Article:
Yes the externalized costs from fossil fuels is a lot of money and if left unmitigated the long term economic damage would be magnitudes greater than if we take action today. However, I do not think these families truly appreciate the economic effect of drastic action taken to curb emissions.
Unfortunately we live in a time, when our major sources of media do not take the time to divulge information in the context of scale. We see a single story on renewability for a population of 5,000 people and media institutions take that information and come to conclusion that the USA with a population of 328 million people should just as easily be able to do it in a ten year time scale. That’s ridiculous.
Just because you hear some green blog post about how we want 100% renewable energy and zero carbon by 2030, does not in any way prove that such a proposition is logistically feasible or economically advisable. You cant just tell a nation that we demand all fossil fuel infrastructure to be terminated in the next 15 years, without first recognizing the economic cost of such an action. Sure we will be better off in the long run, but if these families cannot afford food for the next 5 years because drastic action was made for the better long term, I don’t think such a proposition is actually in these clients best interest.
When then are net benefits from taking action, there’s no reason for those least able to bear costs to be burdened with them. That is a political choice, not an economic one.
There are net benefits over time, but what about the immediate costs that can play a large role on these families lives? My argument was simply respective of the families filing a suit, because the suit is for their own personal reasons not the greater good. Drastic action could be against their own livelihood and while there are potential net benefits for everyone in the context of this particular suit I don’t believe they truly understand the gravity of the potential costs on their livelihood in the next 10-15 years.
Lets look at this in an example. Say a country decides that they want to drastically reduce petrochemical production to reduce CO2 emissions in order with a suit made by several farmers who are experiencing issues due to a warming climate. Now in the long run this may reduce the rate of warming and yield better results for these farmers in the future. On the other hand a drastic reduction in petrochemicals can lead to a reduction in fertilizer production, which their crops rely on. This reduction in fertilizer coupled with warmer climates can negatively compound the poor performance of their farms production. Therefore while the long term benefit may be beneficial the immediate cost may result in even fewer yields of crops and they may no longer be able to support their farms because their production is so low.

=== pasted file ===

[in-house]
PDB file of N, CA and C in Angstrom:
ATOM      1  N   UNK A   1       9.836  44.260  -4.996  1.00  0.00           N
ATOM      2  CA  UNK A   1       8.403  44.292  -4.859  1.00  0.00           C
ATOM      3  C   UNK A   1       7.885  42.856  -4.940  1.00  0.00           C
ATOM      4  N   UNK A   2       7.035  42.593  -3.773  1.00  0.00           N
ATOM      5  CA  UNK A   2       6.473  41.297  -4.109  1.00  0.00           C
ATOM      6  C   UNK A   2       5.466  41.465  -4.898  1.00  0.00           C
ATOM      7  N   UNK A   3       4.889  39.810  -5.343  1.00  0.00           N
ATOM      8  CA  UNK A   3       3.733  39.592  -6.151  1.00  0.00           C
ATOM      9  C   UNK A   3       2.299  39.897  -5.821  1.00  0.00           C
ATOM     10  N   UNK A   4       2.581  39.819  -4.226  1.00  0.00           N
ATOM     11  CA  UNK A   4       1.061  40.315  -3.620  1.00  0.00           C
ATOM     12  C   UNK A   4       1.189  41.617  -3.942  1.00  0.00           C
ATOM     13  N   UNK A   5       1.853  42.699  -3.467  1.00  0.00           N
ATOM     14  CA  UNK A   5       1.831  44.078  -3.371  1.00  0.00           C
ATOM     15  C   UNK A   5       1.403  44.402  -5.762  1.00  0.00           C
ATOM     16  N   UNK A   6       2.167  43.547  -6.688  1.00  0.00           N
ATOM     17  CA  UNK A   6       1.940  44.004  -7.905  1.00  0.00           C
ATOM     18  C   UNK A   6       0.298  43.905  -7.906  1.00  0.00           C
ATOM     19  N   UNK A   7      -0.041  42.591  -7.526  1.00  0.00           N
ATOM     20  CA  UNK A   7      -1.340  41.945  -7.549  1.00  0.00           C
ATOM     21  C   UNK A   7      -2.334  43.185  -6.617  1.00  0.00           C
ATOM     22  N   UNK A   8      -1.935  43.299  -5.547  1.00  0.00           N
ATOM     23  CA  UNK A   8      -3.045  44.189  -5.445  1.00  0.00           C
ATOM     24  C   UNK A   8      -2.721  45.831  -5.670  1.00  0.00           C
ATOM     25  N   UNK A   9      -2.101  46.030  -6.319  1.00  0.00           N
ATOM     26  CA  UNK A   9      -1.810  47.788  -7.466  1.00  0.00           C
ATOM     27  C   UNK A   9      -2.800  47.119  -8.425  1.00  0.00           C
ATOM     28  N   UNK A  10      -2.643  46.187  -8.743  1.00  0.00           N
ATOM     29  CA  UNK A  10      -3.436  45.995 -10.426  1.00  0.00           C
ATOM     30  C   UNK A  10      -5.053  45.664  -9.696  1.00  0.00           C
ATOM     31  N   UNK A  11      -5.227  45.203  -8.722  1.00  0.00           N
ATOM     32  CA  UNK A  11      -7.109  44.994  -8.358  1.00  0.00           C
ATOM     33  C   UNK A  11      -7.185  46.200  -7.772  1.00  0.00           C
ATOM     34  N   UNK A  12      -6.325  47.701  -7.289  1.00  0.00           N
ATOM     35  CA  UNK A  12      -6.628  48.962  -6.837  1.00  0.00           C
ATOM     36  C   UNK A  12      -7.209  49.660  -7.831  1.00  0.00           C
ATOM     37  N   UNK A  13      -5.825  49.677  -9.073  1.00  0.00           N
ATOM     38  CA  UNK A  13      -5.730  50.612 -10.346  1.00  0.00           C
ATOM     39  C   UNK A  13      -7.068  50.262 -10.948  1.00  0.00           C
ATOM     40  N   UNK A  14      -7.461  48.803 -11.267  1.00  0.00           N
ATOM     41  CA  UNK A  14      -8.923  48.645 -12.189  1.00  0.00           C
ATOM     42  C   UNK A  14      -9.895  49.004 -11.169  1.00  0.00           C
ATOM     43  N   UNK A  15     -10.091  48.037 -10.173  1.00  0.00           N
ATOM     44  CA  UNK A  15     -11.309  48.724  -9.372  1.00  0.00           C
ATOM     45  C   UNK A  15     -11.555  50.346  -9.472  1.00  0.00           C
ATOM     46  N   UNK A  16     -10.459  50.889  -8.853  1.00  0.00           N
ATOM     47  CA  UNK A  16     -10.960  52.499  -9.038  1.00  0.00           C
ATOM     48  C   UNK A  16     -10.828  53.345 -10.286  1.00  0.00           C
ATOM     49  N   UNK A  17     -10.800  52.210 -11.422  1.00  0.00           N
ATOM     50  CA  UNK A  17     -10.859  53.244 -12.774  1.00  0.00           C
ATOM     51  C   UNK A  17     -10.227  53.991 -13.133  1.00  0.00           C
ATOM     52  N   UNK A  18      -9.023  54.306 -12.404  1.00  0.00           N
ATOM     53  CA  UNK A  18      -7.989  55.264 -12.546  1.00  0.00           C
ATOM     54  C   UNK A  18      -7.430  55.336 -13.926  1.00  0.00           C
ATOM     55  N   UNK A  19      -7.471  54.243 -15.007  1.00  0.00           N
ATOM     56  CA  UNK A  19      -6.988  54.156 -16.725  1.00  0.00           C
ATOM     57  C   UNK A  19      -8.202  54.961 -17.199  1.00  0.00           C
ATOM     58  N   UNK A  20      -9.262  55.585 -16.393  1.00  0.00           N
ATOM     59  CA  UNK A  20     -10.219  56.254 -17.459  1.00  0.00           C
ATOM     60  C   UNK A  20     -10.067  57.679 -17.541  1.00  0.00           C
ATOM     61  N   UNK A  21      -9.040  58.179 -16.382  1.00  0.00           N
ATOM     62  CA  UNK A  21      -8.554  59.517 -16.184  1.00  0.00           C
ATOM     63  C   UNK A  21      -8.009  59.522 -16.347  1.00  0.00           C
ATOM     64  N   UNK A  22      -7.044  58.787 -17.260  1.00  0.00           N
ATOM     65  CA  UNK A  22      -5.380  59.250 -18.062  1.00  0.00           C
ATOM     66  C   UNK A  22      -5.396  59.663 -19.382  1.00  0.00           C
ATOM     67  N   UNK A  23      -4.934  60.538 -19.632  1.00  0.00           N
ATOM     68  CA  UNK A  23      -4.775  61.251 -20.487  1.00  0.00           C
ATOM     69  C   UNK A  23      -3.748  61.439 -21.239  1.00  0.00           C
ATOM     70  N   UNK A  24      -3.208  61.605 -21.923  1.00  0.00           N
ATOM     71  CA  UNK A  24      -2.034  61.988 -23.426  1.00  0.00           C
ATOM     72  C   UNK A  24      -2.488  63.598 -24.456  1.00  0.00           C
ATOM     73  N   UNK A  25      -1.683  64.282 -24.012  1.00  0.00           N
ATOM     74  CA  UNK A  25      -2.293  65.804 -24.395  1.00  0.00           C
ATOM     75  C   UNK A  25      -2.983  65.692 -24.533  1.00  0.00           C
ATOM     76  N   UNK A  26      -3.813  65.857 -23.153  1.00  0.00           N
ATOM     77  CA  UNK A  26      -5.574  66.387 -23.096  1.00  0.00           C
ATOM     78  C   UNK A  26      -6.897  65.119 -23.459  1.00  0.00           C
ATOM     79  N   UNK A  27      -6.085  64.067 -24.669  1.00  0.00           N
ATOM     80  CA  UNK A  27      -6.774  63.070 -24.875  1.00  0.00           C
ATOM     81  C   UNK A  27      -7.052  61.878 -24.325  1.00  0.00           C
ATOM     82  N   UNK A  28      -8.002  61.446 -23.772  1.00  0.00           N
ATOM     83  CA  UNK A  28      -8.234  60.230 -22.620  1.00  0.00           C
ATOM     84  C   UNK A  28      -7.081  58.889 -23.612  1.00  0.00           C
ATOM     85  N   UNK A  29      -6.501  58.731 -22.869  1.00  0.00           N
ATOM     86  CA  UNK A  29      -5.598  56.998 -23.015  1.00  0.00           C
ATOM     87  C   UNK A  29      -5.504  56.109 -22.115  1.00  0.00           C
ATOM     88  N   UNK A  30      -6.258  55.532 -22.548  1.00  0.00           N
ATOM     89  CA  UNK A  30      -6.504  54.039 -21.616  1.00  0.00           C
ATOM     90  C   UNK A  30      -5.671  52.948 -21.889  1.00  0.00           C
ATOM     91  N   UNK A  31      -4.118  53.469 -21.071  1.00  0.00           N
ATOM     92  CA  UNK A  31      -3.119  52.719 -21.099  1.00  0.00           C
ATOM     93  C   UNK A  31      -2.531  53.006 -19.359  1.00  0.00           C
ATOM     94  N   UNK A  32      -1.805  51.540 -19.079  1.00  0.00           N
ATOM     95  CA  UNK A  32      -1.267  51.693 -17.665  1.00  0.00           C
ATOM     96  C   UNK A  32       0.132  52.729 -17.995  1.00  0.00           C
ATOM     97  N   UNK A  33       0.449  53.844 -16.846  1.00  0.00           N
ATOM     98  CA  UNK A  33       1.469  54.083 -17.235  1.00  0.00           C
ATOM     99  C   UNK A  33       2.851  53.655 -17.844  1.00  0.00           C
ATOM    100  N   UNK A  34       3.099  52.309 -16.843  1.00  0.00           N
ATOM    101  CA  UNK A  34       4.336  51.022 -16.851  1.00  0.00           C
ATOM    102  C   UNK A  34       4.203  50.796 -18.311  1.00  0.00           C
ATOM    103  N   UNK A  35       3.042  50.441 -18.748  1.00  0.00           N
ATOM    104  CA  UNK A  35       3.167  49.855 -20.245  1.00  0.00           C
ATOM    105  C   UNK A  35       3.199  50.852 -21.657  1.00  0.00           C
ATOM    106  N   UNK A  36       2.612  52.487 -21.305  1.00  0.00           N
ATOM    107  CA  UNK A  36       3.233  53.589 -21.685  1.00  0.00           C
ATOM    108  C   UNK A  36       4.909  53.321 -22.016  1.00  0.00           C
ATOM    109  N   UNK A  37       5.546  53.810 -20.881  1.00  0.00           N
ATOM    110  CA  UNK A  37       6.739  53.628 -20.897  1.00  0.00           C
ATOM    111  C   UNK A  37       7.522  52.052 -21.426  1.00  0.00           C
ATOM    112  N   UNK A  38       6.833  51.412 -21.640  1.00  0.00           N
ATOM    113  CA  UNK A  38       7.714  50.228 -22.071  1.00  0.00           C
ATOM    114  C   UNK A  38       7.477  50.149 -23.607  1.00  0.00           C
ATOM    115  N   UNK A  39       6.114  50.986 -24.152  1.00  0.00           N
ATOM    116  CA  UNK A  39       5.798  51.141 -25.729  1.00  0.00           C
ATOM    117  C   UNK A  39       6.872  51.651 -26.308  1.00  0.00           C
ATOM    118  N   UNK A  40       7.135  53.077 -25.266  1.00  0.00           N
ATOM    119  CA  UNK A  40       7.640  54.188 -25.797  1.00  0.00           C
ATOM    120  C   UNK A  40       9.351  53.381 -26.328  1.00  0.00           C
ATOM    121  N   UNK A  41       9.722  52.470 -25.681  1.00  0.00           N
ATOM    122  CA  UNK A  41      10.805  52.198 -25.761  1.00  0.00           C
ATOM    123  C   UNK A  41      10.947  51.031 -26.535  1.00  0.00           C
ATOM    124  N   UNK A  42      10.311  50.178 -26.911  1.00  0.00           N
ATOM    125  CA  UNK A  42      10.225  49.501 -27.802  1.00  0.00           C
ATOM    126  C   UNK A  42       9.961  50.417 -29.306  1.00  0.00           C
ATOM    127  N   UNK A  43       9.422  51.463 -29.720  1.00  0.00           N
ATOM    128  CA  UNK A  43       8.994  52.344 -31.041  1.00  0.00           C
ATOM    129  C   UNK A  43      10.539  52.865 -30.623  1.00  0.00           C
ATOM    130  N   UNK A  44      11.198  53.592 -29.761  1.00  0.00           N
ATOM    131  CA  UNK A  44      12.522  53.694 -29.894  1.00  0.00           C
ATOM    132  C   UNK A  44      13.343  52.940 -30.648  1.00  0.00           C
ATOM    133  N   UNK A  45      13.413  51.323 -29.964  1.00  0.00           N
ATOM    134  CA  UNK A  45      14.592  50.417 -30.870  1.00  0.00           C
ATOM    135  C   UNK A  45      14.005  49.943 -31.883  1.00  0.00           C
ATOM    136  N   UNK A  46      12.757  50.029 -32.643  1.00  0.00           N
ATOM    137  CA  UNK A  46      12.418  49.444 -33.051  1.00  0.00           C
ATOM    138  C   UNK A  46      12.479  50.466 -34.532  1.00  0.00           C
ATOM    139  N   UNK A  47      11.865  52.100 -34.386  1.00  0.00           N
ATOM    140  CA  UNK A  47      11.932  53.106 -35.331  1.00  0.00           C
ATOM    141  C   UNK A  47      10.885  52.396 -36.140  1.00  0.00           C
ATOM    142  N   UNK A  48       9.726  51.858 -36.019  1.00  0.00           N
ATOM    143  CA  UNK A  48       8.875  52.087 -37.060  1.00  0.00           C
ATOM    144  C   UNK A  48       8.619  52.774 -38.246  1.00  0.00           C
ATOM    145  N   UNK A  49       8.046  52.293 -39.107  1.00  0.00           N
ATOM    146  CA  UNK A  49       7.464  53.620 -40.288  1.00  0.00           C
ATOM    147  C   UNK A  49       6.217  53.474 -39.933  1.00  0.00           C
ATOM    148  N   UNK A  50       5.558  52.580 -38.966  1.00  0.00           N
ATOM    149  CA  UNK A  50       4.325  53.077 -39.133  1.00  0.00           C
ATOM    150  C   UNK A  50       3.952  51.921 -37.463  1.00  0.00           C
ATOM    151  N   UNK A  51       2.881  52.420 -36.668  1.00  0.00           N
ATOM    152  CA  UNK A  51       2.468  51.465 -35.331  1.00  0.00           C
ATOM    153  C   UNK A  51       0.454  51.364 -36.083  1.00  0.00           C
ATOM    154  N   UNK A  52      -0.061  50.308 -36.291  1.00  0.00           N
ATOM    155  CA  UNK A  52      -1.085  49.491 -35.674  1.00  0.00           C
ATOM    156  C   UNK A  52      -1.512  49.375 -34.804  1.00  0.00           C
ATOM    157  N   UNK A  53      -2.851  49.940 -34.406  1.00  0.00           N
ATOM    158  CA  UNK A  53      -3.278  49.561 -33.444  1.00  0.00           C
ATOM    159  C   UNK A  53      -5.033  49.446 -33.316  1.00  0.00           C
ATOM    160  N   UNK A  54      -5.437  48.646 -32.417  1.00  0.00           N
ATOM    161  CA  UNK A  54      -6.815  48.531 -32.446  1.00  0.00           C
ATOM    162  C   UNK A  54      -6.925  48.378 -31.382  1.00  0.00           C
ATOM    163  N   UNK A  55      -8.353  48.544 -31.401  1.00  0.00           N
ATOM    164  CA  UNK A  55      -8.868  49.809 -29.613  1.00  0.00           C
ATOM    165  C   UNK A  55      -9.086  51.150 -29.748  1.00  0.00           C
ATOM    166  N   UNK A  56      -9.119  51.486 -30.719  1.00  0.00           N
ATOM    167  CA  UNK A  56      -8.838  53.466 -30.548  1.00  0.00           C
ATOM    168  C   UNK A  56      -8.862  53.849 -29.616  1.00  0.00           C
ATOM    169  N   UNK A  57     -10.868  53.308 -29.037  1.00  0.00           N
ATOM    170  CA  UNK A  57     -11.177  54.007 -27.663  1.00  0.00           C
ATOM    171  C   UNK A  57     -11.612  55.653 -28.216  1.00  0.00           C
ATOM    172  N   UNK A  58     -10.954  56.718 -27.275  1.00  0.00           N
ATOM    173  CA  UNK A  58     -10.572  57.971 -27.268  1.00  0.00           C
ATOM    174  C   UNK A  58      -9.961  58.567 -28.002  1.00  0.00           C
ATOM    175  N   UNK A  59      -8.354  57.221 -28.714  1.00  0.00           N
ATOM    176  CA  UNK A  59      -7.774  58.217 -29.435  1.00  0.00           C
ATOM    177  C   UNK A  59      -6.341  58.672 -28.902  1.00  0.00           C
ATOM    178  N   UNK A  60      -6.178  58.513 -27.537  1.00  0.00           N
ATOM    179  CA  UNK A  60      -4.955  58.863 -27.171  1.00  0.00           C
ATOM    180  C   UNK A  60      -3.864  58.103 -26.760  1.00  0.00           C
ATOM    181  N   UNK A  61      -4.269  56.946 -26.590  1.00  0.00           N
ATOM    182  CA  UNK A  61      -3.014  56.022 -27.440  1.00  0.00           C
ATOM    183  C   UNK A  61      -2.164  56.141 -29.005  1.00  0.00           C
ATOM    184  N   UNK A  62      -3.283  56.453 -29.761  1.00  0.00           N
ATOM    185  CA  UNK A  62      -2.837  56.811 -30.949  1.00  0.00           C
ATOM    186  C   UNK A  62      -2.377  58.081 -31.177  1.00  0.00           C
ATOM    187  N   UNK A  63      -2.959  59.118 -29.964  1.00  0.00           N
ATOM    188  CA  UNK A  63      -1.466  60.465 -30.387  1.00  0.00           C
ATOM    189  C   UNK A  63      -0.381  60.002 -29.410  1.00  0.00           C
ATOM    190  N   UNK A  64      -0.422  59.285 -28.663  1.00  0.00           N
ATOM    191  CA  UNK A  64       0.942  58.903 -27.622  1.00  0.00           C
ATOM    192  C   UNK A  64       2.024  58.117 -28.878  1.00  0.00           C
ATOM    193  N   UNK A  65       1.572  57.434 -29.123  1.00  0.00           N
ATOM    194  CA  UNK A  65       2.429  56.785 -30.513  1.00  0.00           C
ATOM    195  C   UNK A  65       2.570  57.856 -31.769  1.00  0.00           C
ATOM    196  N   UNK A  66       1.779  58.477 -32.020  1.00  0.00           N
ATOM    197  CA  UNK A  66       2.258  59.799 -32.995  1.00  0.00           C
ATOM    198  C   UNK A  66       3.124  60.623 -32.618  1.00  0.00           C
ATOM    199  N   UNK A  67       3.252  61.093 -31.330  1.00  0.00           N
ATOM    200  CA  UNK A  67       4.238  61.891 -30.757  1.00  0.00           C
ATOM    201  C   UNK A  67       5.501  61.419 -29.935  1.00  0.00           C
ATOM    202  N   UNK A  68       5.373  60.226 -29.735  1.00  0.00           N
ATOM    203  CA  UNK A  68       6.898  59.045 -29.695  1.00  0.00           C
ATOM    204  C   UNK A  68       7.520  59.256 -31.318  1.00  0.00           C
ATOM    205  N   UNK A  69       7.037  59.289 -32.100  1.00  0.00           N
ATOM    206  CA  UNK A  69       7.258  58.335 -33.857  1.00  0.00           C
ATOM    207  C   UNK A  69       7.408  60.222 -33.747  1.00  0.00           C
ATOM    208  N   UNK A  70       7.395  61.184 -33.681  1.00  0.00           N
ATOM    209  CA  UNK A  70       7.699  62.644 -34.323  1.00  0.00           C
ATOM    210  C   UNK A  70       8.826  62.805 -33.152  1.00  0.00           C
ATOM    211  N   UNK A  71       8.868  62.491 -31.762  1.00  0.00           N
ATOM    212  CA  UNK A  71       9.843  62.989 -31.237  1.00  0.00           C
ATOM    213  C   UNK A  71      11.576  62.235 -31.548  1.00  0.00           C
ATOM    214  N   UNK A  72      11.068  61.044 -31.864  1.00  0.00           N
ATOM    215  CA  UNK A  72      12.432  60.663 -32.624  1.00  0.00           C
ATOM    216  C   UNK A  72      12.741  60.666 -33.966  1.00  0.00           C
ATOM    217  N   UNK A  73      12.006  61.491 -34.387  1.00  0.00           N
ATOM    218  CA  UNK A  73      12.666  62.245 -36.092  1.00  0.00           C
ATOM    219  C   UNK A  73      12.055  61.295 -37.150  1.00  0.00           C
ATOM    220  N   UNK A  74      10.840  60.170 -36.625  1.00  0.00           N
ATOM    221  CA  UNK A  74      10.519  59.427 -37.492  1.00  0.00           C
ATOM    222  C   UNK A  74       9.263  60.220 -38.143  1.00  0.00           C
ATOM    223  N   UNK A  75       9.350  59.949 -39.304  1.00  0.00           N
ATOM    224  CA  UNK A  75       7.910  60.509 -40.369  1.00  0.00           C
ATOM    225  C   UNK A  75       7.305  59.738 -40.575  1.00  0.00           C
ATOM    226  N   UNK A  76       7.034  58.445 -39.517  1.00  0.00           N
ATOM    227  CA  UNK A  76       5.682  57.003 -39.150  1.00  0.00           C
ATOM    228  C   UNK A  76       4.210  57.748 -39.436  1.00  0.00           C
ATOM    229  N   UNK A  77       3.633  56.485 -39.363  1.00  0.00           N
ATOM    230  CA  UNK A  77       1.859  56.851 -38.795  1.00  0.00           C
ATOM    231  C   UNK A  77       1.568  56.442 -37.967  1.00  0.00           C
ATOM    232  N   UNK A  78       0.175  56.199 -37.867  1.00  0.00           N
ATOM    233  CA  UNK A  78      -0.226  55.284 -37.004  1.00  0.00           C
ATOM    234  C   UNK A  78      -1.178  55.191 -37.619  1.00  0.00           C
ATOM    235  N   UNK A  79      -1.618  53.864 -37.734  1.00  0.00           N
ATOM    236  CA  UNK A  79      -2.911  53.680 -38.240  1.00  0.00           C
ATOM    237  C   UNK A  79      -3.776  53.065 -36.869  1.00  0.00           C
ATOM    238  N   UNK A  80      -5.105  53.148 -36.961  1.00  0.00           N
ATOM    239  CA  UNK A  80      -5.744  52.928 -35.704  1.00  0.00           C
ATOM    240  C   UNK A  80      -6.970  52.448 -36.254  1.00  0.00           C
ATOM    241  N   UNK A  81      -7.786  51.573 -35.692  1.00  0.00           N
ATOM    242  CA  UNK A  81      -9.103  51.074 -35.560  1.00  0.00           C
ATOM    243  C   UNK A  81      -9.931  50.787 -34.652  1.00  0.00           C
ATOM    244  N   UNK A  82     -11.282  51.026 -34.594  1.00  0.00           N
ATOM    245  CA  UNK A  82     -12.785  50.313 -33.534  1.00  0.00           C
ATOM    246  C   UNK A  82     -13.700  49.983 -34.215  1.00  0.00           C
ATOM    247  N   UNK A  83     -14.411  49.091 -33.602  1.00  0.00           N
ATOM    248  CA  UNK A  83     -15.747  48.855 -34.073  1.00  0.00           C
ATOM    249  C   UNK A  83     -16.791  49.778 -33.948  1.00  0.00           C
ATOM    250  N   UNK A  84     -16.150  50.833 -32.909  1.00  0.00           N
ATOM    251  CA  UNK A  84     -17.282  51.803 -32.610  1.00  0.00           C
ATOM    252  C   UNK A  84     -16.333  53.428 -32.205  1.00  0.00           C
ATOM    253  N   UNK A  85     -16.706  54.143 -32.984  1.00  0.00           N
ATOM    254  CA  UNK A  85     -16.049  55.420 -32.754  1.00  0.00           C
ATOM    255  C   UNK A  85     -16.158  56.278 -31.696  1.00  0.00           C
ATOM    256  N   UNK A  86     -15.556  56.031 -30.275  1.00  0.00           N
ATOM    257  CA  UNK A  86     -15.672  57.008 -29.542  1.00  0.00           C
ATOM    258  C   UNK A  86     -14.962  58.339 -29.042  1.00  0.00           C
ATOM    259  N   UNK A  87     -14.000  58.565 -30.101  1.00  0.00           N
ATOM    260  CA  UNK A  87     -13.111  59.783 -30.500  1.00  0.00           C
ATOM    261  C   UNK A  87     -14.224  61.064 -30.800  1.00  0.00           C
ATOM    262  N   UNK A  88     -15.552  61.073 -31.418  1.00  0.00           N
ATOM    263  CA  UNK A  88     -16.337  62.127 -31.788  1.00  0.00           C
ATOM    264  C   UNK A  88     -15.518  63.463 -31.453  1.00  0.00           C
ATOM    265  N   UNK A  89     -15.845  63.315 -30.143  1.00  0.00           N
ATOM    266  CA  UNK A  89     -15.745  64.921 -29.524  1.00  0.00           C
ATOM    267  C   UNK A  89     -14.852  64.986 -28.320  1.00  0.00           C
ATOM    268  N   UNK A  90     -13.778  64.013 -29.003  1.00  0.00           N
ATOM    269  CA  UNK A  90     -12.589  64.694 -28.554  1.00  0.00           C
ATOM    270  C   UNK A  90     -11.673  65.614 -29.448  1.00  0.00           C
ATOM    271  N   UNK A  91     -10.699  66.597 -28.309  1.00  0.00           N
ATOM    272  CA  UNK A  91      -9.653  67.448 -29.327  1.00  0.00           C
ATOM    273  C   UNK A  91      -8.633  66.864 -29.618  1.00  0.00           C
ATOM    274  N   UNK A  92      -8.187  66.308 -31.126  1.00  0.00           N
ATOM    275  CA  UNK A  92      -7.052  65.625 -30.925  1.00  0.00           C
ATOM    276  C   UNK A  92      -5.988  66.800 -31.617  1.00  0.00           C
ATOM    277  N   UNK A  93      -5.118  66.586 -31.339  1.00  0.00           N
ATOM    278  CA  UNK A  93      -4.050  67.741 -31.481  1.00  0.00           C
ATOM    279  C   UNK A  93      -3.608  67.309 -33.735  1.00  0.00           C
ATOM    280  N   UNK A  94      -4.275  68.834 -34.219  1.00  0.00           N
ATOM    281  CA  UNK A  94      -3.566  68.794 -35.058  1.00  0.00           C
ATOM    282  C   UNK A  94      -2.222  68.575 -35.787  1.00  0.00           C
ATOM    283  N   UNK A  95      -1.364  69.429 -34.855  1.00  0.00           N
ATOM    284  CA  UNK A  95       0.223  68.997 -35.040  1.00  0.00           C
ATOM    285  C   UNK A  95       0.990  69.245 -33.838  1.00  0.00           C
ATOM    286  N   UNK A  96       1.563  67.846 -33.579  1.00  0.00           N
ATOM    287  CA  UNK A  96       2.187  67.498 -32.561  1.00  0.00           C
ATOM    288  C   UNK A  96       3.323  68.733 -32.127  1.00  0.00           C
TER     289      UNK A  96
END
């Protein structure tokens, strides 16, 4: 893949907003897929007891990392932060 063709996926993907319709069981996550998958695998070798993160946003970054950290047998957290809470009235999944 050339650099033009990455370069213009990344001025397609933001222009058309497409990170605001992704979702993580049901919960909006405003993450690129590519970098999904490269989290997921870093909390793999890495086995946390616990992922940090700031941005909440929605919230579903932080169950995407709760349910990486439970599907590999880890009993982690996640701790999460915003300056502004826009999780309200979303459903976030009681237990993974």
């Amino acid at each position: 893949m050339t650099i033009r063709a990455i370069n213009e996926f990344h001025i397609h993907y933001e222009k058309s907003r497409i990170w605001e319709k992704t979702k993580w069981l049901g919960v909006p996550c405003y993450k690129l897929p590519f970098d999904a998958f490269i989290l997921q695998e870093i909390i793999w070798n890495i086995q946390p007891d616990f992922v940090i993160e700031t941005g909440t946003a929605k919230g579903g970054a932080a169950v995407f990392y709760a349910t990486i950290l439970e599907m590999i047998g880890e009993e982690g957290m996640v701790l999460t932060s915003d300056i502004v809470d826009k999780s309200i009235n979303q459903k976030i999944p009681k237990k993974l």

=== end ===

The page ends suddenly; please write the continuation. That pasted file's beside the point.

This has nothing to do with politics- its a recognition of opportunity cost.
Unfortunately, to a great extent, it’s the fossil fuel industry that gets the opportunities and the rest of us that get the costs – this is what externalities are all about.
But, to the extent fertilizers are part of the climate problem at a level significant enough to address, then the farmers have their own externalities to bear. To the extent the fossil fuel industry has successfully marketed petro-fertilizers when and where they can be avoided or used in reduced volume, the fossil fuel industry is the source of the externality – and excess use of fertlizers increases climate impact at an exponential rate so, to the extent they have encouraged excess use, they are once again culpable.
Regardless, the first step is to require the source of externalities to bear those costs. Where that cost is deemed execessive or inappropriate, then it is a political issue of redistributing that burden to others.
But your example narrows the case too much. The fossil fuel industry is the source of most of our climate change problem – not because of fertilizers, but because of CO2 and methane emissions, primarily associated with the combustion of their products. To the extent the farmers are damaged by that, the fossil fuel industry should be made to compensate them for the damage, for they are the source of that damage and they have affirmatively sought to misinform the public about the impacts of their product on the rest of us. The latter point should open them up to punitive damages, on top of the compensatory damages from their product.
Finally, your attempt to put the farmers in the position of choosing between long-term benefits and costs versus short-term benefits and costs, is a red herring. In the absence of addressing climate change now, the farmers are doomed because the climate will not support them – either in their farming or in their general ability to inhabit the planet. The truth is, they have no choice but to address climate change now. In the meantime, the fossil fuel industry, having successfully pushed trillions of dollars of externalities out the door and on to the rest of us over the past century or so and having profited greatly in the process, should be made to pony up the money to address the problem.